How is a Traumatic Brain Injury Treated?
Patients often try several combinations of medications and therapies trying to find relief from their TBI symptoms and painful headaches. Patients will also consult with many specialists including chiropractors, neurologists, psychiatrists, ENTs, and otologists just to try to find some type of symptom relief. Often, however, these treatments fail, and evaluations turn out inconclusive. This is because doctors treat the wrong condition.
As more research emerges, most of the time the headaches and dizziness that patients present are typically the result of Binocular Vision Dysfunction (BVD).
I was riding my motorcycle and was hit from behind. The years that followed were filled with excruciating pain. I couldn’t cut the grass, cook, or do much of anything. Then, one of my therapists referred me to a BVD specialist. When I put on the trial lenses, the pain instantly left. This is the real deal.
– Roy –
What are the symptoms of Binocular Vision Dysfunction?
misalignment occurs, there is a disconnect in communication between the visual system (oculomotor) and the inner ear (vestibular) system. When the vestibular system is not working correctly, the eyes will be slightly misaligned. This will cause double vision, which the body will not tolerate, and the oculomotor system will work to correct the misalignment. This triggers the defective vestibular system and forces the eyes to misalign again.
This constant back and forth between the oculomotor and vestibular systems is what causes the painful symptoms of BVD. If you are suffering from BVD, you may experience any or all of the following symptoms:
- Vestibular Symptoms: Nausea, motion sickness, poor depth perception, drifting or instability when walking, and/or poor coordination
- Vision Symptoms: Overlapping vision, double vision, reflection or glare issues, sensitivity to light, and/or blurred or shadowed vision
- Pain Symptoms: Achiness in the face, pain when moving the eyes, general eye pain, achiness in the neck caused by head tilt (BVD sufferers commonly walk with their head titled down and look through the tops of their eyes as it can help adjust the misalignment), as well as/or pain in the upper back
- Reading Symptoms: Frequently losing your spot, difficulty with reading and comprehension, skipping lines, words running together or blurring, and/or trouble concentrating
- Psychological Symptoms: Experiencing anxiety in large crowds, in big open buildings (like department stores), and while driving on freeways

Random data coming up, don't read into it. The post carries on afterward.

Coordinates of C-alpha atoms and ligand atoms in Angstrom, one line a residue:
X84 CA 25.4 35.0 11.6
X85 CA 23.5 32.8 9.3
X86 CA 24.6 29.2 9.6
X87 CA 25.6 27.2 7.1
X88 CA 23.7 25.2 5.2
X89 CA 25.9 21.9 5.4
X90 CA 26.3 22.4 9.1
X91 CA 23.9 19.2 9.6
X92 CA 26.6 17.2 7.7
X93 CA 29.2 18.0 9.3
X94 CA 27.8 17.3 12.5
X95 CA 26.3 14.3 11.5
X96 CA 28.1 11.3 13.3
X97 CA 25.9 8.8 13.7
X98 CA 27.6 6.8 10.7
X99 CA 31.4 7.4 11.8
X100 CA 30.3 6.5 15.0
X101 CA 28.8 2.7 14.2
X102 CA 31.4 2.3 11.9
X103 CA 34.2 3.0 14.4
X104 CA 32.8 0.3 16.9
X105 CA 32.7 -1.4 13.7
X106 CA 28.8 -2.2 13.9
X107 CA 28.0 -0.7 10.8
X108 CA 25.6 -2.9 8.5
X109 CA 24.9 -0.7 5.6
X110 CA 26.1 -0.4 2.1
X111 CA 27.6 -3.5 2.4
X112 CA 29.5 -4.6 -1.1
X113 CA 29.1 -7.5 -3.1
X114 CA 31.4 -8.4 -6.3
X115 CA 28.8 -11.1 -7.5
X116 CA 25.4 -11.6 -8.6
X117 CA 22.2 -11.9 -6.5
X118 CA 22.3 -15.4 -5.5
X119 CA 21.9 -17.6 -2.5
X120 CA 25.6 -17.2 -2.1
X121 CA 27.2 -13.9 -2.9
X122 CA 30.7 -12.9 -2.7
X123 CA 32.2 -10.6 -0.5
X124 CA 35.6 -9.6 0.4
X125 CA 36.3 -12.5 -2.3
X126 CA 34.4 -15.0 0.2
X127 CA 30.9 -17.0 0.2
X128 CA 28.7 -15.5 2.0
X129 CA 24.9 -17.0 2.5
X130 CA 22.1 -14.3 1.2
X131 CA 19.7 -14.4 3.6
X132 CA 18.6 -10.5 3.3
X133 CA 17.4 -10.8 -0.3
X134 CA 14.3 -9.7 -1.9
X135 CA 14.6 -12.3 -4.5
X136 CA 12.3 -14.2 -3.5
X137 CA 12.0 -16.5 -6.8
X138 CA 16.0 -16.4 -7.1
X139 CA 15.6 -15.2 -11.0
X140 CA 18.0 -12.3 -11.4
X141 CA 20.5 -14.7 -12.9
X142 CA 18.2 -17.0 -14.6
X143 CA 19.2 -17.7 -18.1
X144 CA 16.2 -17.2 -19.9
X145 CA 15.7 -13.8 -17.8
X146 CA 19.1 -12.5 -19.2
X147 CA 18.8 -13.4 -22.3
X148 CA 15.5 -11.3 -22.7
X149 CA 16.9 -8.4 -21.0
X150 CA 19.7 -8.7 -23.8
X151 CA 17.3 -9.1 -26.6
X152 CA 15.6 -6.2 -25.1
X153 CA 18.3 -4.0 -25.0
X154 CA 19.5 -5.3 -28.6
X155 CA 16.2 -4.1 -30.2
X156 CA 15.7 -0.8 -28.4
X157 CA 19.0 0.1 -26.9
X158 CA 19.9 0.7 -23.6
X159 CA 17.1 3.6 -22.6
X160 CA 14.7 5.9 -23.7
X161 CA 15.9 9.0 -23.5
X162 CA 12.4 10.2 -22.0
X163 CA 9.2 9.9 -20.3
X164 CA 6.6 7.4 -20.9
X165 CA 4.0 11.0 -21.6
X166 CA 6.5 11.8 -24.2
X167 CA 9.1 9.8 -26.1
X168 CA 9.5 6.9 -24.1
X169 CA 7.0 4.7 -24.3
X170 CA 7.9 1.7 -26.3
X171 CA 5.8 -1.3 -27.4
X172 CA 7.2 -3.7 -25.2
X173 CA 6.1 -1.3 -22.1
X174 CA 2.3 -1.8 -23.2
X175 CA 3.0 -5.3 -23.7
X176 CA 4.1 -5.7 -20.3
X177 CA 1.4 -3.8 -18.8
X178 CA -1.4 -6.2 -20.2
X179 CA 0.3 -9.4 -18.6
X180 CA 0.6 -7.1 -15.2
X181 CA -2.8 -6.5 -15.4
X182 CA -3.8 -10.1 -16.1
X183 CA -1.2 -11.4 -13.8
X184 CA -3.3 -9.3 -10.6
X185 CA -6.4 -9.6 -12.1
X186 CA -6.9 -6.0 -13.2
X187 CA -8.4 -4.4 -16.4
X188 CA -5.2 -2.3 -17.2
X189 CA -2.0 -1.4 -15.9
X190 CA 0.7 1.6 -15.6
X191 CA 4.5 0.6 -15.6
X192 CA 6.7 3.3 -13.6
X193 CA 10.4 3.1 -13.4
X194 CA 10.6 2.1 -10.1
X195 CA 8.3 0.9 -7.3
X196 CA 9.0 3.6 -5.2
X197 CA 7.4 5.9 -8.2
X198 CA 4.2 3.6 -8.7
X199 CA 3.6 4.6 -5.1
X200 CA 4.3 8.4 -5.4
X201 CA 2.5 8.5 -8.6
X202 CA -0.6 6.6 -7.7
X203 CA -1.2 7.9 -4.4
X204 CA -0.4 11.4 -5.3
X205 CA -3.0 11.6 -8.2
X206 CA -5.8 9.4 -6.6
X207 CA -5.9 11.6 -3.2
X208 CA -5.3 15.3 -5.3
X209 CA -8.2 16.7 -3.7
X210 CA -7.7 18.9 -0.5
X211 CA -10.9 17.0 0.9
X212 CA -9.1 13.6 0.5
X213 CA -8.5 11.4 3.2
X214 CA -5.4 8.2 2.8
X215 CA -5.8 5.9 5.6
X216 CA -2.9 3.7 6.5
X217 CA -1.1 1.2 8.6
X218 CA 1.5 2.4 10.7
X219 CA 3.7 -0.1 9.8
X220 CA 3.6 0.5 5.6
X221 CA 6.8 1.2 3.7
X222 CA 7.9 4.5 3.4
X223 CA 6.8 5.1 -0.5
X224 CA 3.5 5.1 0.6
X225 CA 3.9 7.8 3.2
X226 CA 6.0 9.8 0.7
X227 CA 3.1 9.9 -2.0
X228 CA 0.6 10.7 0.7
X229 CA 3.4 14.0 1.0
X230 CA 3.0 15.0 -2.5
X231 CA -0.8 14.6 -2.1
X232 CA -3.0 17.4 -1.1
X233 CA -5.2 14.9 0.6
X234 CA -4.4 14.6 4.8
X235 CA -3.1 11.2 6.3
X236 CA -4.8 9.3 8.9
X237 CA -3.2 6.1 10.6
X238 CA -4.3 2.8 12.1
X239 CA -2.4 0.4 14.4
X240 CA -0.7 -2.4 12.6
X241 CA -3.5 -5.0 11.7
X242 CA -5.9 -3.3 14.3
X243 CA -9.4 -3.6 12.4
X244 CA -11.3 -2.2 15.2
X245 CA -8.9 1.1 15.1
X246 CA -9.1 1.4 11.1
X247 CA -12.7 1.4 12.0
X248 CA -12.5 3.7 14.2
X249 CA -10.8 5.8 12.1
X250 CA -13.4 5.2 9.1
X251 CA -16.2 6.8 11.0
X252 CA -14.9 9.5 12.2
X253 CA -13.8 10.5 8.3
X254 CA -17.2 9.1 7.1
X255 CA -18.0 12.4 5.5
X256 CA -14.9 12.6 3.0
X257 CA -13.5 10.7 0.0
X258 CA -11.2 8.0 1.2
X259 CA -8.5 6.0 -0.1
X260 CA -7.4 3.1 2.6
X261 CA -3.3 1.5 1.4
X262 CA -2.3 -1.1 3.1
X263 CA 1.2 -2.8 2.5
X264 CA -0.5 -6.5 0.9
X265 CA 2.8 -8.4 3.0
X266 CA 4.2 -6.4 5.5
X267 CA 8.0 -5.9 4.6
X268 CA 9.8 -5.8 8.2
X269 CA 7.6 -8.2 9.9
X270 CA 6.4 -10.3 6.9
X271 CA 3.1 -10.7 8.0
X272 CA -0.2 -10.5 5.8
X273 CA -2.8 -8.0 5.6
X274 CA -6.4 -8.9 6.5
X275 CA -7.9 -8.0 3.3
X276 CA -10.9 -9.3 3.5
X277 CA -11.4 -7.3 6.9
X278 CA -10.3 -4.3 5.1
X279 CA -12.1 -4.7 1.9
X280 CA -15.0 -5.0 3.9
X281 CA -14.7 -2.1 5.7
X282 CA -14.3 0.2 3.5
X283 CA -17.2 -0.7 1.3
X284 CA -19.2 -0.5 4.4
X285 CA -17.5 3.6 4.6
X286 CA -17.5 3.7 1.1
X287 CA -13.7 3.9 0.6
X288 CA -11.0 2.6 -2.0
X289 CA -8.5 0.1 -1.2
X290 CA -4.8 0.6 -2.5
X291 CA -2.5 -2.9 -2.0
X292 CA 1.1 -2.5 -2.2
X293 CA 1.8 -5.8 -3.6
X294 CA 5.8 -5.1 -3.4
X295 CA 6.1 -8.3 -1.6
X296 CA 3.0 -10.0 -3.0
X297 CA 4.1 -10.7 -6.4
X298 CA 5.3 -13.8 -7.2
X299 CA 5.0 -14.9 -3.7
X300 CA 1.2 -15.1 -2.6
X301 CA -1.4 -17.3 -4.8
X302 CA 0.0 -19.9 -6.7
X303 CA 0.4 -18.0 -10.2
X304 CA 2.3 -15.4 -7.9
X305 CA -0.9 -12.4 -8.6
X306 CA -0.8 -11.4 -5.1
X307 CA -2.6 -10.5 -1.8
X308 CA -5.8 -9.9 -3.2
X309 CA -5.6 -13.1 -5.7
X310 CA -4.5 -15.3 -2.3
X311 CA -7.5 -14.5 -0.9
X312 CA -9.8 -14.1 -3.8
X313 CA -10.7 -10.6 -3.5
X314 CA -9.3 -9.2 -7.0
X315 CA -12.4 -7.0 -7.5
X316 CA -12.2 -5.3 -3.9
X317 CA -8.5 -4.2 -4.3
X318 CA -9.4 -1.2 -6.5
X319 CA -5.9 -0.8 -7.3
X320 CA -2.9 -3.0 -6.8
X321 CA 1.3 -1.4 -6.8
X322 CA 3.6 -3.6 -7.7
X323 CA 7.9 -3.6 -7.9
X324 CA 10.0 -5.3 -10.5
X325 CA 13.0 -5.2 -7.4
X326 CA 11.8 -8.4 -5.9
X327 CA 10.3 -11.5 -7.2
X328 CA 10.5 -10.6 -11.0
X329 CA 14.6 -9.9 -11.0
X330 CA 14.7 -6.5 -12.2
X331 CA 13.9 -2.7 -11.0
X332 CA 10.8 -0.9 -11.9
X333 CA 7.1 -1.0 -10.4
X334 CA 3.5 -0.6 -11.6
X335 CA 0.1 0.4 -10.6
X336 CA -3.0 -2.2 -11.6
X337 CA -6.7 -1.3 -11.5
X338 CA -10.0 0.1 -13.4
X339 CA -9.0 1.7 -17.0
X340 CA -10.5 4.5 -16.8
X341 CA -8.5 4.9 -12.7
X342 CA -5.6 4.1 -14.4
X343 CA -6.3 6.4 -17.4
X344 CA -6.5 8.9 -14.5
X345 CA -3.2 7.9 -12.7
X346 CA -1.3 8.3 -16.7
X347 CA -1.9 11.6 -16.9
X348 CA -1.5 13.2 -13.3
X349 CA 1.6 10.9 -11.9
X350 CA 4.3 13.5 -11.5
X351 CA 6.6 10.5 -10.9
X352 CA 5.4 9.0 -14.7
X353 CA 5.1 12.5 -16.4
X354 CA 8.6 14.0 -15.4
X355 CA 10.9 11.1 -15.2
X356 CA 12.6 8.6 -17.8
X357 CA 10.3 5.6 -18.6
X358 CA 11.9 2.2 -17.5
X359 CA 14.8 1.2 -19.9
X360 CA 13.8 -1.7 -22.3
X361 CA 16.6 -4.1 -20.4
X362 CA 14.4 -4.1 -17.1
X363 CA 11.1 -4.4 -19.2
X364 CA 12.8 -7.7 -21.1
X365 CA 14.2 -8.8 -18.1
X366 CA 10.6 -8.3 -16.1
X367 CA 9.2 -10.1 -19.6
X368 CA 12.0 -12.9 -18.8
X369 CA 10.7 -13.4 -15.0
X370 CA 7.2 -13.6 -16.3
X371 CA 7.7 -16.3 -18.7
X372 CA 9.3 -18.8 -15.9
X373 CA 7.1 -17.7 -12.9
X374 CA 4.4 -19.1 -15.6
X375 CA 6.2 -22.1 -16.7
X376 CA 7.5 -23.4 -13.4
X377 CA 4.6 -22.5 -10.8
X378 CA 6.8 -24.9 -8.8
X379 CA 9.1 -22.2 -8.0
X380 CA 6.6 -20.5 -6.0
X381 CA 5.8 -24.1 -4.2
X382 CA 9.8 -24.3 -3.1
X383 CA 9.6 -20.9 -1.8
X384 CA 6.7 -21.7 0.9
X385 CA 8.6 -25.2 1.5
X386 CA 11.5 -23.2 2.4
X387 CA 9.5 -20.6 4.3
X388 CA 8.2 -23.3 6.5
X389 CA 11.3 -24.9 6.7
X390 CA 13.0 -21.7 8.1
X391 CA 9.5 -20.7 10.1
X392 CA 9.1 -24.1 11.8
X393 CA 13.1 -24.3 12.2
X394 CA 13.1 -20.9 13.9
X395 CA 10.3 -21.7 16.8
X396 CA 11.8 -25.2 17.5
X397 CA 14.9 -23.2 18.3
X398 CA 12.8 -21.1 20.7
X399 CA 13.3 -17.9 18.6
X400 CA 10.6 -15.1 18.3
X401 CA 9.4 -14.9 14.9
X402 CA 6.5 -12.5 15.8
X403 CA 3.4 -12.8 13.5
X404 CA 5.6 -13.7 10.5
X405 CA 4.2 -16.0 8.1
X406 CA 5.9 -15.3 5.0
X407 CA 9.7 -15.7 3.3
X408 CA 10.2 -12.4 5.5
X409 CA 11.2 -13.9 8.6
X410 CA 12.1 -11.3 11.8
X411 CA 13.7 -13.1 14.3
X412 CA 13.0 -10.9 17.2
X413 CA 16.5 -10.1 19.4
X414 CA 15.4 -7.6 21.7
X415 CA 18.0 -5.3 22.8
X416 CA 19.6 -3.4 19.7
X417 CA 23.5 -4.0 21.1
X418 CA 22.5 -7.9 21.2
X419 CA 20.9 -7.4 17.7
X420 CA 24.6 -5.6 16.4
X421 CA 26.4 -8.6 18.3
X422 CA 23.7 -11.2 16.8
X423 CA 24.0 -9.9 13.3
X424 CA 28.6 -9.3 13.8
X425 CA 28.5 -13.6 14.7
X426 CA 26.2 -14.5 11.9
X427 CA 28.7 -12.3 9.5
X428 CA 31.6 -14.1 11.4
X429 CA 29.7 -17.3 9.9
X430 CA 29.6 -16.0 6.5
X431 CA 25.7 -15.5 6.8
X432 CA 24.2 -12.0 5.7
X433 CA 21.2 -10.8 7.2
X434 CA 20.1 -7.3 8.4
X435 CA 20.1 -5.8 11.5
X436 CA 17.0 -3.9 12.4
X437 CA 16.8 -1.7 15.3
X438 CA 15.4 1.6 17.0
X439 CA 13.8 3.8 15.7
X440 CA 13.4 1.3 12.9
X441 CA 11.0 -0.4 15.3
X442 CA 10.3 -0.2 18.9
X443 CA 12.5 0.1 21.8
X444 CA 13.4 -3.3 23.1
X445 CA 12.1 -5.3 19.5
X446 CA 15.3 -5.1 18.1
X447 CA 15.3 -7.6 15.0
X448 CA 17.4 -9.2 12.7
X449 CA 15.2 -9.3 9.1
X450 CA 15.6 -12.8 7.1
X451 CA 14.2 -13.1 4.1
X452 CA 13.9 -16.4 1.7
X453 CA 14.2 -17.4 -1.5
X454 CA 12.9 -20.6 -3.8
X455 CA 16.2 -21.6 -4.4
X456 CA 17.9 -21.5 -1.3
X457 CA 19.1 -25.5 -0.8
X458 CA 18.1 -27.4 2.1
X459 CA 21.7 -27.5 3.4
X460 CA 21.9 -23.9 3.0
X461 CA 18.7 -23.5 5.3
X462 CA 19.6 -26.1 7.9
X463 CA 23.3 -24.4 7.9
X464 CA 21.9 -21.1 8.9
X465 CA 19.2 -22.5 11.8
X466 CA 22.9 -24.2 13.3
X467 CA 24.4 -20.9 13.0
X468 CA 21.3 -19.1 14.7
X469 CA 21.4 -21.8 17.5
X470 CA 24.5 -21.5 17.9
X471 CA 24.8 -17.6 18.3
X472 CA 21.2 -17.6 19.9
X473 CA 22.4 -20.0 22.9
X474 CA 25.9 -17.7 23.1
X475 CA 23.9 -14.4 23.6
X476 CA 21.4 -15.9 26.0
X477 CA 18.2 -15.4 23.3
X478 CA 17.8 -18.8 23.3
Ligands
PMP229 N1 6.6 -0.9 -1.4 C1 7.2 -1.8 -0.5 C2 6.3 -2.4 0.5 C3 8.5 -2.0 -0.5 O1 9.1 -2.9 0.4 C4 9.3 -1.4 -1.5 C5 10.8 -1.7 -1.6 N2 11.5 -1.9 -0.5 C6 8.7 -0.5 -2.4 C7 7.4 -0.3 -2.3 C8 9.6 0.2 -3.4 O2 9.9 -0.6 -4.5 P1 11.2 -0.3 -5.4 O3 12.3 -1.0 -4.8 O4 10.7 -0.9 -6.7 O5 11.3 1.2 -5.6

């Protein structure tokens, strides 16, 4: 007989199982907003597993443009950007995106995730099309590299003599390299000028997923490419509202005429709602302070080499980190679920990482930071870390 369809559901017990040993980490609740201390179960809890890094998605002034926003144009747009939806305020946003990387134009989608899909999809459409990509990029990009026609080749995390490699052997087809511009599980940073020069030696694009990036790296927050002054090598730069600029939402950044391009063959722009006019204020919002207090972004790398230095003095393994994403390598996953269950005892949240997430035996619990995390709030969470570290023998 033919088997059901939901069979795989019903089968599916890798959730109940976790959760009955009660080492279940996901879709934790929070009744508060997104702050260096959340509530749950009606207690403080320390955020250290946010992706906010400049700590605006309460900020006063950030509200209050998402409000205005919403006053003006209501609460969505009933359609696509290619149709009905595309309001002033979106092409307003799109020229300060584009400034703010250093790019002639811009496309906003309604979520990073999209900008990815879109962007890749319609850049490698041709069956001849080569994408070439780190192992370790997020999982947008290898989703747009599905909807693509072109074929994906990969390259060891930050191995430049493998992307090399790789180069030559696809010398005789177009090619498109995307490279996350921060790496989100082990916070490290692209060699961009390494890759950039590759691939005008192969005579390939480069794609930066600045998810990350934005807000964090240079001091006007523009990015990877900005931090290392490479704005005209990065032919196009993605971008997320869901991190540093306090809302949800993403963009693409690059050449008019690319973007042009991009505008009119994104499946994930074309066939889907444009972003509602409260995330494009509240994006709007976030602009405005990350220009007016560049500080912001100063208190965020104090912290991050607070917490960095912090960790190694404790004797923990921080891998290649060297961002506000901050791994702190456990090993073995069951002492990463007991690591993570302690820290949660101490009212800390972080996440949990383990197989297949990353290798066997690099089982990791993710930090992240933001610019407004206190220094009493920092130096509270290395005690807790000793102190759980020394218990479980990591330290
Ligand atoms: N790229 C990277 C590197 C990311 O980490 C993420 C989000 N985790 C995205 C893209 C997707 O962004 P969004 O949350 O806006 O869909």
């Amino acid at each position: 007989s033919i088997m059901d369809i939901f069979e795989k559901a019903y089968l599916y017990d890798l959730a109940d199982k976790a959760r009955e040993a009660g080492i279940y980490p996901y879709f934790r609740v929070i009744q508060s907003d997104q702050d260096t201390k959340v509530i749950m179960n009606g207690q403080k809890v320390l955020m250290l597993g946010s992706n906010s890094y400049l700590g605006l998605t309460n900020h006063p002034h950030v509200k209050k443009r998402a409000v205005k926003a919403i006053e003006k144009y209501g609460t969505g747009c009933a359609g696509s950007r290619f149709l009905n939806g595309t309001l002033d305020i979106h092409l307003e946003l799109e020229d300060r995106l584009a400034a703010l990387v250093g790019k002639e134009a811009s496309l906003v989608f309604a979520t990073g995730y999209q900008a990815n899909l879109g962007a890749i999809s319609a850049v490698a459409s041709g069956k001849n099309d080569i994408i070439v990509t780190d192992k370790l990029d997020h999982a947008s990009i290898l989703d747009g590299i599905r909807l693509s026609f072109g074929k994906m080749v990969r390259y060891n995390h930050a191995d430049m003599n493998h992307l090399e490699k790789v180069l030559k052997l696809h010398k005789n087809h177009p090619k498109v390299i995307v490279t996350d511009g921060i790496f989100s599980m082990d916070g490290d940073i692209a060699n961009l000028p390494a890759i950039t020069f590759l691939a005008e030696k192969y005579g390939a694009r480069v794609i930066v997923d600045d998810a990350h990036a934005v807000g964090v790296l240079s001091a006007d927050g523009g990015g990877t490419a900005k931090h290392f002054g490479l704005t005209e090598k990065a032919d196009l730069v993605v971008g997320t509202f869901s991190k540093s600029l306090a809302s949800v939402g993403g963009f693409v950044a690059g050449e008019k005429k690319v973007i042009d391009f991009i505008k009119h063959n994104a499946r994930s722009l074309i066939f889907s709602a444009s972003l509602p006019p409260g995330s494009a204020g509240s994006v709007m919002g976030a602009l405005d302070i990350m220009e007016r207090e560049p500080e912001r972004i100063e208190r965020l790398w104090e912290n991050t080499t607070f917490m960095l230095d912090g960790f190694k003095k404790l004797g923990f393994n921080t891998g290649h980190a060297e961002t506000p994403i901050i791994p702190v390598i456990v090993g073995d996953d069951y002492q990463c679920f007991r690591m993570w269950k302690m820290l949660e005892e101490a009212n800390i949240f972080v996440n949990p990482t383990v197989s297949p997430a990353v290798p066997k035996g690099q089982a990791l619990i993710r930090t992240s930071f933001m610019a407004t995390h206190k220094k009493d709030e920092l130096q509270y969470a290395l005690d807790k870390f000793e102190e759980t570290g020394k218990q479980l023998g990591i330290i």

Some patients may only consider these symptoms a minor inconvenience, while others may struggle to function and are afraid to leave the house. Regardless of the severity of your symptoms, it is necessary to undergo a thorough examination to fully understand your condition.
Adults and children can both suffer from BVD. If you believe you are experiencing symptoms of BVD, or if you think your child is exhibiting symptoms of BVD, it is important to schedule an appointment with a vision specialist who understands and treats this condition.
What are the types of Binocular Vision Dysfunction?
As this condition is studied more, it is understood that TBI can bring on BVD. While there are many forms of BVD, the two most prevalent are Superior Oblique Palsy and Vertical Heterophoria.
Superior Oblique Palsy (SOP) can also be called fourth nerve palsy or trochlear nerve palsy. SOP occurs when the superior oblique muscle is weakened. This results in eye misalignment which can be vertical, horizontal, or torsional, and range from slight to severe. Even minor forms of SOP can produce symptoms and prohibit normal functions in daily life.
Vertical Heterophoria (VH) is characterized by a misalignment of the eyes on the vertical plane. Most of the time, the misalignment with VH is so minor that it is missed during routine eye exams. Many patients experiencing VH may have been told they are suffering from sinus issues, as most of the headaches will occur around the areas of the sinus cavities.
How is Binocular Vision Dysfunction treated?
The good news is relief is possible if you have BVD. To properly diagnose the type and degree of BVD, a NeuroVisual Evaluation must be performed. A NeuroVisual Evaluation is a comprehensive and detailed eye examination that can pick up on even the slightest misalignment of the eyes. A standard eye exam will not detect minor cases of BVD.
The team at Vision Specialists of Michigan uses special glasses with aligning lenses that contain prisms to correct visual misalignment, far vision, and near vision issues. This treatment is extremely effective, and patients will experience dramatic relief of their symptoms quickly. Some patients even report that symptoms have gone away completely.
NeuroVisual Examination with Vision Specialists of Michigan
TBI is a serious condition that can lead to BVD and many painful symptoms. Don’t let your vision and health suffer any longer. Let the team at Vision Specialists of Michigan get you confidently back on your feet. Call us to schedule an appointment and we can get you on the path to recovery.